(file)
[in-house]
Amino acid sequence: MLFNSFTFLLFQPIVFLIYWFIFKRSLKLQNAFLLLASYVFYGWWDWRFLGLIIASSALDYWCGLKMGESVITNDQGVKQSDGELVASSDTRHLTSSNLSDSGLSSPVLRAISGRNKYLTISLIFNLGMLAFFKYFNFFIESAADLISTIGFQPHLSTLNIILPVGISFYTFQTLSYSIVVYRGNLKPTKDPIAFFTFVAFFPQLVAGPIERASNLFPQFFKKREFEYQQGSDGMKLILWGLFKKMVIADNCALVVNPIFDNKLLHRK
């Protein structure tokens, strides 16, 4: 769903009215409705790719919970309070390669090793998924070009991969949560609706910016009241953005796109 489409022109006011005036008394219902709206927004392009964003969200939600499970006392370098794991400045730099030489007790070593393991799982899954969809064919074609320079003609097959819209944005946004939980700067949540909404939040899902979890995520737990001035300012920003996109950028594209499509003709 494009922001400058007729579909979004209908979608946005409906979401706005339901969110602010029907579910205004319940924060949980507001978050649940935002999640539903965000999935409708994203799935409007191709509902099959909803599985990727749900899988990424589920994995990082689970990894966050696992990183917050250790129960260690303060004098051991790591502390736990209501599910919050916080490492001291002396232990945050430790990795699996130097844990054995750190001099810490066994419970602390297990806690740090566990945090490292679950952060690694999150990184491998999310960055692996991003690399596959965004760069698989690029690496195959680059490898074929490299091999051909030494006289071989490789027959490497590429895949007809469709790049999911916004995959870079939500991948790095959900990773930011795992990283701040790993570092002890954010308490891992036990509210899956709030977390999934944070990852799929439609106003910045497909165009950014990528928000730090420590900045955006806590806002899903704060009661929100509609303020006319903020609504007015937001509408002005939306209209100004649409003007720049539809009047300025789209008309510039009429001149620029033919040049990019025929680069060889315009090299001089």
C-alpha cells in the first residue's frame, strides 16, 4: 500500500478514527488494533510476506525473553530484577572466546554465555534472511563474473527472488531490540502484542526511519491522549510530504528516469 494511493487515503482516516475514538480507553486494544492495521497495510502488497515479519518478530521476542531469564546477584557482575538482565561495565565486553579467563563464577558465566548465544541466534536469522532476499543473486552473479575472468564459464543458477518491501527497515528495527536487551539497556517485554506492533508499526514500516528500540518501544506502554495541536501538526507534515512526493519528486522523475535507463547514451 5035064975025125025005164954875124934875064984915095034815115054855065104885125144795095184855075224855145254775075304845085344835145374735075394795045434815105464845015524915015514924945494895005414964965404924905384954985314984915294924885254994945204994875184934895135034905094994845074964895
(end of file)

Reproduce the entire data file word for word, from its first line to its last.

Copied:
[in-house]
Amino acid sequence: MLFNSFTFLLFQPIVFLIYWFIFKRSLKLQNAFLLLASYVFYGWWDWRFLGLIIASSALDYWCGLKMGESVITNDQGVKQSDGELVASSDTRHLTSSNLSDSGLSSPVLRAISGRNKYLTISLIFNLGMLAFFKYFNFFIESAADLISTIGFQPHLSTLNIILPVGISFYTFQTLSYSIVVYRGNLKPTKDPIAFFTFVAFFPQLVAGPIERASNLFPQFFKKREFEYQQGSDGMKLILWGLFKKMVIADNCALVVNPIFDNKLLHRK
């Protein structure tokens, strides 16, 4: 769903009215409705790719919970309070390669090793998924070009991969949560609706910016009241953005796109 489409022109006011005036008394219902709206927004392009964003969200939600499970006392370098794991400045730099030489007790070593393991799982899954969809064919074609320079003609097959819209944005946004939980700067949540909404939040899902979890995520737990001035300012920003996109950028594209499509003709 494009922001400058007729579909979004209908979608946005409906979401706005339901969110602010029907579910205004319940924060949980507001978050649940935002999640539903965000999935409708994203799935409007191709509902099959909803599985990727749900899988990424589920994995990082689970990894966050696992990183917050250790129960260690303060004098051991790591502390736990209501599910919050916080490492001291002396232990945050430790990795699996130097844990054995750190001099810490066994419970602390297990806690740090566990945090490292679950952060690694999150990184491998999310960055692996991003690399596959965004760069698989690029690496195959680059490898074929490299091999051909030494006289071989490789027959490497590429895949007809469709790049999911916004995959870079939500991948790095959900990773930011795992990283701040790993570092002890954010308490891992036990509210899956709030977390999934944070990852799929439609106003910045497909165009950014990528928000730090420590900045955006806590806002899903704060009661929100509609303020006319903020609504007015937001509408002005939306209209100004649409003007720049539809009047300025789209008309510039009429001149620029033919040049990019025929680069060889315009090299001089």
C-alpha cells in the first residue's frame, strides 16, 4: 500500500478514527488494533510476506525473553530484577572466546554465555534472511563474473527472488531490540502484542526511519491522549510530504528516469 494511493487515503482516516475514538480507553486494544492495521497495510502488497515479519518478530521476542531469564546477584557482575538482565561495565565486553579467563563464577558465566548465544541466534536469522532476499543473486552473479575472468564459464543458477518491501527497515528495527536487551539497556517485554506492533508499526514500516528500540518501544506502554495541536501538526507534515512526493519528486522523475535507463547514451 5035064975025125025005164954875124934875064984915095034815115054855065104885125144795095184855075224855145254775075304845085344835145374735075394795045434815105464845015524915015514924945494895005414964965404924905384954985314984915294924885254994945204994875184934895135034905094994845074964895